Despite a headline reading 'Industry backs Cameron's home extension plan', a story in BD this week was ambivalent about this proposed relaxation of planning. It stressed both that this was unlikely to make much difference to the overall health of the industry or provide a bonanza for architects, and also that it is important to retain design quality.
Domestic extensions - even entire new houses - are the way in which architects have traditionally started their careers. And the successful and established then often turn their back on this work, passing it on to colleagues who have just set up for themselves. The reason is that domestic work is so difficult and, properly budgeted, does not earn money. If you are a sole practitioner, with few overheads and plenty of time (ie not much work) then you can certainly earn something from it. But for a larger practice, with running costs that are substantial, it is likely to be at best a loss leader. The degree of complexity may be as great as in a project of five times the value, the client cares passionately and so is likely to change their mind, and their are likely to be unexpected discoveries plus all the difficulties of working with the small end of the building trade.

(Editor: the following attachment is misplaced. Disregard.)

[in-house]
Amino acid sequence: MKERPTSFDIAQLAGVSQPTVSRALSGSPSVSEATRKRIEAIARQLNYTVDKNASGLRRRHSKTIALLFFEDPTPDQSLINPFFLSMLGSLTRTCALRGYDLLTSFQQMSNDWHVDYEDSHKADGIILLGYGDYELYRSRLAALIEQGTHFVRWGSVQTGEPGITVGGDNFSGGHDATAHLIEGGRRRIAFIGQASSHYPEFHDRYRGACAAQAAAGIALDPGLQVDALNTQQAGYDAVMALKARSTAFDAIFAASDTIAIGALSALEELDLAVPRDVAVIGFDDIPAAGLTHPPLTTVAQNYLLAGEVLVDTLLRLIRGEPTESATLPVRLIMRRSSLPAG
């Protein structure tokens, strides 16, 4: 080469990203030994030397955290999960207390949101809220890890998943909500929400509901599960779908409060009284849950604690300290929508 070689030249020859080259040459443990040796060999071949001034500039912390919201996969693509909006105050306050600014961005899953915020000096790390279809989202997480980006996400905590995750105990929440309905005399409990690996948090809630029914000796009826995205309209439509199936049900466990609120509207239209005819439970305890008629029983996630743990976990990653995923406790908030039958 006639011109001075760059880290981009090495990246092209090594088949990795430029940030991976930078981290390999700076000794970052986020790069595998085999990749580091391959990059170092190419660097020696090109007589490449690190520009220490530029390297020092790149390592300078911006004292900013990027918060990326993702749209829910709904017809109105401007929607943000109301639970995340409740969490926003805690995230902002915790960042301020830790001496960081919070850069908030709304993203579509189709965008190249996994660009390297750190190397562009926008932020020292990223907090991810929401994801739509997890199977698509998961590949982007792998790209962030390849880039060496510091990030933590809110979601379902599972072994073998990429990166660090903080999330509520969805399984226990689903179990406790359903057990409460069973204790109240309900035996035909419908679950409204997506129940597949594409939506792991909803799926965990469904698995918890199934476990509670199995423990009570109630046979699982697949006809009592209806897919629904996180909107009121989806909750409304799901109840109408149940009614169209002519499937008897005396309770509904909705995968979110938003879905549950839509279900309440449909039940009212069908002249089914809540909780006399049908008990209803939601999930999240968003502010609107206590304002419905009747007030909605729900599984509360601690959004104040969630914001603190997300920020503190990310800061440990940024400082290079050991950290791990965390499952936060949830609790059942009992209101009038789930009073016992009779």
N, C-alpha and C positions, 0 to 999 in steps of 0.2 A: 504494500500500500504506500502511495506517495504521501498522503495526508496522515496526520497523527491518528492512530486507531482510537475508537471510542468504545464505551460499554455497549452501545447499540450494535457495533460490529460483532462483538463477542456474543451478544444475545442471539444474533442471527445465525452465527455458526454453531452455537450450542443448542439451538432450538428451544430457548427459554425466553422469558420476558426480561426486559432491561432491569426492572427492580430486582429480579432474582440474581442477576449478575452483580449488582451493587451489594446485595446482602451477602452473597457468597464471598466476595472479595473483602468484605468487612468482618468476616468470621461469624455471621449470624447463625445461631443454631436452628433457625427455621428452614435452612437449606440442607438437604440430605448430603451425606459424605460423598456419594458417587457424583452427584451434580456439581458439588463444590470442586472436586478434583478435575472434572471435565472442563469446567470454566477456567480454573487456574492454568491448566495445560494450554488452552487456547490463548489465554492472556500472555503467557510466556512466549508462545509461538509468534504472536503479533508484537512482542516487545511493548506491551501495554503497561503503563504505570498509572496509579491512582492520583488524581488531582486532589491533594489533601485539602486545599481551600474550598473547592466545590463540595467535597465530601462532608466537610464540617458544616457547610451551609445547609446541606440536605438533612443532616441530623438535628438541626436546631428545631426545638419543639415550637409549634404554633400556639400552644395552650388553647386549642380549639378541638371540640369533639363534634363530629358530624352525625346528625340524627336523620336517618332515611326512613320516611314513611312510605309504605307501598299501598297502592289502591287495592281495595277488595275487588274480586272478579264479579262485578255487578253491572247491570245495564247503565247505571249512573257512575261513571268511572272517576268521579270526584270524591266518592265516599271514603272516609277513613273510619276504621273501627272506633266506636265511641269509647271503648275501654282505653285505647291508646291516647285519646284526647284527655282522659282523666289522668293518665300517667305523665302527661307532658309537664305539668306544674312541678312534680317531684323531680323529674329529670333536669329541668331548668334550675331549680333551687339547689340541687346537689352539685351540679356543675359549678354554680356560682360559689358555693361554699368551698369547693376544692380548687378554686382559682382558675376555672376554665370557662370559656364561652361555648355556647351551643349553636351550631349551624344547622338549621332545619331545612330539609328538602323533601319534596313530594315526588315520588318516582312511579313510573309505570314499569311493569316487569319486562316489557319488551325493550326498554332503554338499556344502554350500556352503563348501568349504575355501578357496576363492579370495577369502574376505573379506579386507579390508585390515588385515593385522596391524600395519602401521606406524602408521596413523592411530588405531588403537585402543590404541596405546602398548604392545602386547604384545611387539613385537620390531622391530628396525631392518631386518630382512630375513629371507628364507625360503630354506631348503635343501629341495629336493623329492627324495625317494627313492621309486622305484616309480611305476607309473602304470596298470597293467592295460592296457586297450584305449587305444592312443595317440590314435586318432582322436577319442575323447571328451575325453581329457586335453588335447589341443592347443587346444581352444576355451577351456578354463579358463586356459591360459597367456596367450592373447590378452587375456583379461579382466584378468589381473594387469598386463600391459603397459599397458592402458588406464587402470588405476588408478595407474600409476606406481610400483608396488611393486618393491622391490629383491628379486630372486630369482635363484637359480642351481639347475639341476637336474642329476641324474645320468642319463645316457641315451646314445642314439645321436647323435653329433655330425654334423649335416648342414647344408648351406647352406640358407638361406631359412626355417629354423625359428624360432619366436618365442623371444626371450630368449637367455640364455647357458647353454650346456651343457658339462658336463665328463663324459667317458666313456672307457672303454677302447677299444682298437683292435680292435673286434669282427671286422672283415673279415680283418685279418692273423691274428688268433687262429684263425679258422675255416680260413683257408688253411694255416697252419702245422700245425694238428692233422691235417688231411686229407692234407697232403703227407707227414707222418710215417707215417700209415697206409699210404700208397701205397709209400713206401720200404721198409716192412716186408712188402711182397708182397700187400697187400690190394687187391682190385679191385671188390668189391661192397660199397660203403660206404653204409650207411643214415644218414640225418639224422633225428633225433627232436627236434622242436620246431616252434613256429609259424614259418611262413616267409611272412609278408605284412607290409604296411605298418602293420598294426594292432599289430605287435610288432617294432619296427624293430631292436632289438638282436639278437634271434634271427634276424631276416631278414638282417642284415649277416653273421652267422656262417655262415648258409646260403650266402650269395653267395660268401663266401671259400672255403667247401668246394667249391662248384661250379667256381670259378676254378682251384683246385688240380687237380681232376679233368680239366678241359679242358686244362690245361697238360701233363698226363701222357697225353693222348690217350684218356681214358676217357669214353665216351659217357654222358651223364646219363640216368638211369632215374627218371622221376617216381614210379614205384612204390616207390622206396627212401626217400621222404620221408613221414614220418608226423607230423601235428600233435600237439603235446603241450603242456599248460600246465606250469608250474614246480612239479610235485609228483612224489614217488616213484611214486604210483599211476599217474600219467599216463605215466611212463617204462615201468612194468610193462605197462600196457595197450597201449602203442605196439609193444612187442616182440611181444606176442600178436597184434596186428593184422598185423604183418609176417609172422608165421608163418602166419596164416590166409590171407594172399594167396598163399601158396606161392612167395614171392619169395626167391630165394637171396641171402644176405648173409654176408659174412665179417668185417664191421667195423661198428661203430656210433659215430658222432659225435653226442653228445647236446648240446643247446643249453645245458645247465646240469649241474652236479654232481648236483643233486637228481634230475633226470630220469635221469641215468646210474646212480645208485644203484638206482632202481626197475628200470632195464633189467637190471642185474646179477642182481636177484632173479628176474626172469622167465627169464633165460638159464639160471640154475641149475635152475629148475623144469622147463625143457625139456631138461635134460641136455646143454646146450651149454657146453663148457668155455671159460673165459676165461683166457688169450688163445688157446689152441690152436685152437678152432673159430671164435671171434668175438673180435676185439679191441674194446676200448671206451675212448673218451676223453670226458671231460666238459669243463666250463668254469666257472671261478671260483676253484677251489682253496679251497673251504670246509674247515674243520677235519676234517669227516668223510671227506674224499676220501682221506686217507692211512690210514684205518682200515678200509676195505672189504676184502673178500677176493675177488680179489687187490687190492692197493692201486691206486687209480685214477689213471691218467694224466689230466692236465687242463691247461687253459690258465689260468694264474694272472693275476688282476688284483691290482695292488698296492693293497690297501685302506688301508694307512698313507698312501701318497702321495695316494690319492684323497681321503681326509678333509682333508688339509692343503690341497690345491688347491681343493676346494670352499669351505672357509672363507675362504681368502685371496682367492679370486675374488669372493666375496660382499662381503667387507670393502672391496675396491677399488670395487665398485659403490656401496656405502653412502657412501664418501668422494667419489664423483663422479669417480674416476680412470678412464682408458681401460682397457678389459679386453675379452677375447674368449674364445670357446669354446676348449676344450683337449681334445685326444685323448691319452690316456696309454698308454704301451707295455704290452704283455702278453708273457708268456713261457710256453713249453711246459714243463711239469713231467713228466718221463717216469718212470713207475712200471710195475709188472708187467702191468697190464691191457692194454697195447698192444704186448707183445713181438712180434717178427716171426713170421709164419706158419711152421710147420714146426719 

On the other hand, architect-designed extensions can be great, transforming not just the new space but the whole feel of a house. The best deal with levels and the all-important question of light. I saw a really good one yesterday, albeit on a house of a scale to which most could not aspire, which replaced a terrible off the shelf conservatory. Those conservatories are already a blight, and for larger extensions one could envisage other ill-conceived off the shelf solutions - perhaps going the other way, and being under- rather than over-glazed. Rooms which are currently well-lit could become poky and dark.
There is also the issue of paving over gardens, which may have serious implications for drainage on the larger scale if there are too many of these extensions.
Quick fixes are rarely simple.